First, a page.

PS. Here is link to the expedition song, but be warned, it WILL be stuck in your head 🙂

Playing, Reflecting, Teaching

Let Them Be [3]



“When I was a child, I talked like a child, I thought like a child, I reasoned like a child…”   1 Corinthians 13:11

I love this pumpkin because it really captures the three year old in Axel. He chose a pile of rubber bands, masking tape, and tractor stickers for his decorations and he loves it! He visits it on the porch daily. It doesn’t have a Jack-O-Lantern face (or any other image, for that matter), but it is the sum of his skill level and objects he loves. I love letting him embrace the three-year-old in himself whenever possible. The story below is another example of how I’m doing this!

Kids love to count down to something; it helps them anticipate and build awareness of space and time. We count down to vacations and special events, and, during one-such countdown, Axel got stuck at “four days left.” From then on everything was four days away: his birthday, going to visit cousins, going camping, etc. Even after our vacation was over, he still thought it was four days away! He couldn’t be convinced otherwise.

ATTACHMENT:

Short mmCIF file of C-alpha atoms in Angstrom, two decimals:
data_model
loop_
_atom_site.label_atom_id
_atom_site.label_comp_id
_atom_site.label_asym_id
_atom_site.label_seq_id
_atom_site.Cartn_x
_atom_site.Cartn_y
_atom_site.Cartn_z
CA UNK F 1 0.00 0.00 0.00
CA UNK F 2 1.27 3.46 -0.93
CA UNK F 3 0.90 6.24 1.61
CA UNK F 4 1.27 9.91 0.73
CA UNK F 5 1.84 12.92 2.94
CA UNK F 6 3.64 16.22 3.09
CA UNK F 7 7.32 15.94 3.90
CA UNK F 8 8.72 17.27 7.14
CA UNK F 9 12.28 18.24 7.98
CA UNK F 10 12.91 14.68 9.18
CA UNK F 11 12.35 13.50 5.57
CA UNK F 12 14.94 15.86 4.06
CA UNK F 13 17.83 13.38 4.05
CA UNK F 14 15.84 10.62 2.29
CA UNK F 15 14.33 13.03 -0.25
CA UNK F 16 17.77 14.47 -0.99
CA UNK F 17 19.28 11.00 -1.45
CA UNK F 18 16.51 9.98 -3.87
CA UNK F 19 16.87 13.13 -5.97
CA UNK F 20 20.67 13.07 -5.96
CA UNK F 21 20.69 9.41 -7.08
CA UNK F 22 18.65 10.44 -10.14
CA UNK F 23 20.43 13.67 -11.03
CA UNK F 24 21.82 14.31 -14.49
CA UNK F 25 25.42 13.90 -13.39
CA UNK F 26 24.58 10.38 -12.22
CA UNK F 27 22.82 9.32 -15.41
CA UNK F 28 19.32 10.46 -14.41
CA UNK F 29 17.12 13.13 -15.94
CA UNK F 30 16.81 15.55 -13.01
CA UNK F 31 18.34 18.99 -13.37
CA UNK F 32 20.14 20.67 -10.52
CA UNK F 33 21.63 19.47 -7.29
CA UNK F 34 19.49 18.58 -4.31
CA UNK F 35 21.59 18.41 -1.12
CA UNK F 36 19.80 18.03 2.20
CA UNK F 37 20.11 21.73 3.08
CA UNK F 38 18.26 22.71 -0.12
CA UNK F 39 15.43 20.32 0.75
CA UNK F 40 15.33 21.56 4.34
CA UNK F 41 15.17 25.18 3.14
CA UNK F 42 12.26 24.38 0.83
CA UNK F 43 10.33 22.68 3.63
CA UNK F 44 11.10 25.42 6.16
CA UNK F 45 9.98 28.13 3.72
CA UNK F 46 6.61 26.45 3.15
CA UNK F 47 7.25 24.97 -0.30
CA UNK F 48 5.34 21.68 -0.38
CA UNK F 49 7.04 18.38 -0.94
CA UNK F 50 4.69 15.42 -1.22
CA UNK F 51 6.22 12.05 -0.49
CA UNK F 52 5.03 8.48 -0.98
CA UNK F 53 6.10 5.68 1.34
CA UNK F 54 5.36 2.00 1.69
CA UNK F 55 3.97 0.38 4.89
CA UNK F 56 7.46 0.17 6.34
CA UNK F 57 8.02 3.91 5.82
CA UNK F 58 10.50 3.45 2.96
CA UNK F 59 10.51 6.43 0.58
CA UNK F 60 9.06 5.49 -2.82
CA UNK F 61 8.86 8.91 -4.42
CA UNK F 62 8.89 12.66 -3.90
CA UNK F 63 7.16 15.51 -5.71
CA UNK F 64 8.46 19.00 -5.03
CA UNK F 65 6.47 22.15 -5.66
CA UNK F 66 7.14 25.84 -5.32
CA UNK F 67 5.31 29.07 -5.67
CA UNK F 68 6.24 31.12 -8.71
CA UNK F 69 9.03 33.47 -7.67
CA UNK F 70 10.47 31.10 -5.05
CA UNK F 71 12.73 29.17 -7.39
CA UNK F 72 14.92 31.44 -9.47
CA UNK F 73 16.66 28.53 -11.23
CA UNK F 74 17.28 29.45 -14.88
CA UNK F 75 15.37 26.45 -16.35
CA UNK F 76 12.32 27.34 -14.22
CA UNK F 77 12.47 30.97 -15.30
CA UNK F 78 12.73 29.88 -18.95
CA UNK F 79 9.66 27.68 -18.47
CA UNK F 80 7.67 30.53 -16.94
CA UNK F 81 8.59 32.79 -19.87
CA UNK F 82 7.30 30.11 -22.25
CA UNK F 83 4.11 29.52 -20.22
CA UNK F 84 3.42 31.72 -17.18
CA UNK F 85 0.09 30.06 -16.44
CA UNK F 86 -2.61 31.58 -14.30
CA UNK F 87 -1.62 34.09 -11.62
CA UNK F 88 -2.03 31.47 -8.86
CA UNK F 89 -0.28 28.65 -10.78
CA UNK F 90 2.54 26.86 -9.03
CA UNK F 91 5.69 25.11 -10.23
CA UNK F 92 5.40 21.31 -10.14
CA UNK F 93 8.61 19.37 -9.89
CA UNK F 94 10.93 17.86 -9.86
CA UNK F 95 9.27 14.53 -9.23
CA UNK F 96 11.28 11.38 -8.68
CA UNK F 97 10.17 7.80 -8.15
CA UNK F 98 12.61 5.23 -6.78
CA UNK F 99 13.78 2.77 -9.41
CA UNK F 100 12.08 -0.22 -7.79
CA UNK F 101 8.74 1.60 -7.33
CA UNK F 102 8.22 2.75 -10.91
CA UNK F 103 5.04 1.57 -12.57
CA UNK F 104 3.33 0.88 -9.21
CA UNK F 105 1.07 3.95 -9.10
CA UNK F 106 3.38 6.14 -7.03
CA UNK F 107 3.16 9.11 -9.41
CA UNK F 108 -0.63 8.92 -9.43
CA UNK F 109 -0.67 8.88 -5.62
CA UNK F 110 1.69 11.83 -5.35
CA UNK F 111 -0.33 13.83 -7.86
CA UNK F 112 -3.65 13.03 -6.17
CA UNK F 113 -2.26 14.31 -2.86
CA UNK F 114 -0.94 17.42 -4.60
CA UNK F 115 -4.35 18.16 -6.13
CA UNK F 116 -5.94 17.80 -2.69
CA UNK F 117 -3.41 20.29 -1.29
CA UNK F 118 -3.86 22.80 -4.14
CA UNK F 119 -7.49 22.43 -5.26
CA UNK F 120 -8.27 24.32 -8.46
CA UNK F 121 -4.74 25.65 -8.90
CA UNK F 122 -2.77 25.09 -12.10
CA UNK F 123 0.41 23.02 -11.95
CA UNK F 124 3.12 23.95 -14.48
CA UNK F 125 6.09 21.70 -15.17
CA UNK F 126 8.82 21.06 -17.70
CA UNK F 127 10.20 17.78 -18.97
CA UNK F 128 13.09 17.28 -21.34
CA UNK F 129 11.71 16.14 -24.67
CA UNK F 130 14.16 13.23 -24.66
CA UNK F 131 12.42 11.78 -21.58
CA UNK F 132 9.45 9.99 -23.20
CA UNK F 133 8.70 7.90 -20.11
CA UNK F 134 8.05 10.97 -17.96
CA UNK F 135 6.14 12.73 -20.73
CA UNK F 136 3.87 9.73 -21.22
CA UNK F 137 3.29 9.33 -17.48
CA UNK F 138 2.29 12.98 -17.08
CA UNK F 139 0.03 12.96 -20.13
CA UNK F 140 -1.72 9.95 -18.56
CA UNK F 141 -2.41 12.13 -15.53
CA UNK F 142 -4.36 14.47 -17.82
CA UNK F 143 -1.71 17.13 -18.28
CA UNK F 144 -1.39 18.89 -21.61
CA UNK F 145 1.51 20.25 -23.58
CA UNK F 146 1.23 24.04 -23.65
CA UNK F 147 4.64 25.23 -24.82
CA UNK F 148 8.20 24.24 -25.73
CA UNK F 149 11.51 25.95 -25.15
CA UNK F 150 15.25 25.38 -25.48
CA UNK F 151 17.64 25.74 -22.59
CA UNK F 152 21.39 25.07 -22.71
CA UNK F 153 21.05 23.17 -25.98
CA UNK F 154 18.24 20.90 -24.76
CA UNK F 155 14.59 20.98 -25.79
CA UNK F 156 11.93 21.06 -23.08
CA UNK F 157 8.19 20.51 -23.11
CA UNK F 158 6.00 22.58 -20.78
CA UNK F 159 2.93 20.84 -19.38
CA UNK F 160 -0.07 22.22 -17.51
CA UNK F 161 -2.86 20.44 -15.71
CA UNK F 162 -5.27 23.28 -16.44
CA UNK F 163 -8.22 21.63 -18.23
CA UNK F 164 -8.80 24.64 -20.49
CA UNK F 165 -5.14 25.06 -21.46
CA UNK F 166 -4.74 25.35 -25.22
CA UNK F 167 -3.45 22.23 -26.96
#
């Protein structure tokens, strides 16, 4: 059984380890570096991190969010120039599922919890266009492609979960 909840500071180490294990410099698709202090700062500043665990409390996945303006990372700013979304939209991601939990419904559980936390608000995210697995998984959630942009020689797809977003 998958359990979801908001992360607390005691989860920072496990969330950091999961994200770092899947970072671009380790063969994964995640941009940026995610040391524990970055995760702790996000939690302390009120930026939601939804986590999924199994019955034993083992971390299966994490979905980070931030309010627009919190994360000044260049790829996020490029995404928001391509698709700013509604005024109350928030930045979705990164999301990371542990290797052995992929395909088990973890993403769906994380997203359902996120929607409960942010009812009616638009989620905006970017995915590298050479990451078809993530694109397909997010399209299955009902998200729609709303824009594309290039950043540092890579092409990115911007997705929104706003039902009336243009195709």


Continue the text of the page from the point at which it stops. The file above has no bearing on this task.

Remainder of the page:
I decided his joy and pride in knowing this was more important than continuing to argue with him about how many days really were left. I gently continued to teach him how to count days on the refrigerator calendar but let him have ownership of his logic each step of the way. He needed to know that he could use his own intellect, that the way his brain processed was OK and important. Eventually he will learn to count. His concept of time will be accurate. But then counting will not be such a fun game; it will be routine. So, for now, for this precious stage, vacation will remain “four-days-away.” Don’t let them grow up too fast!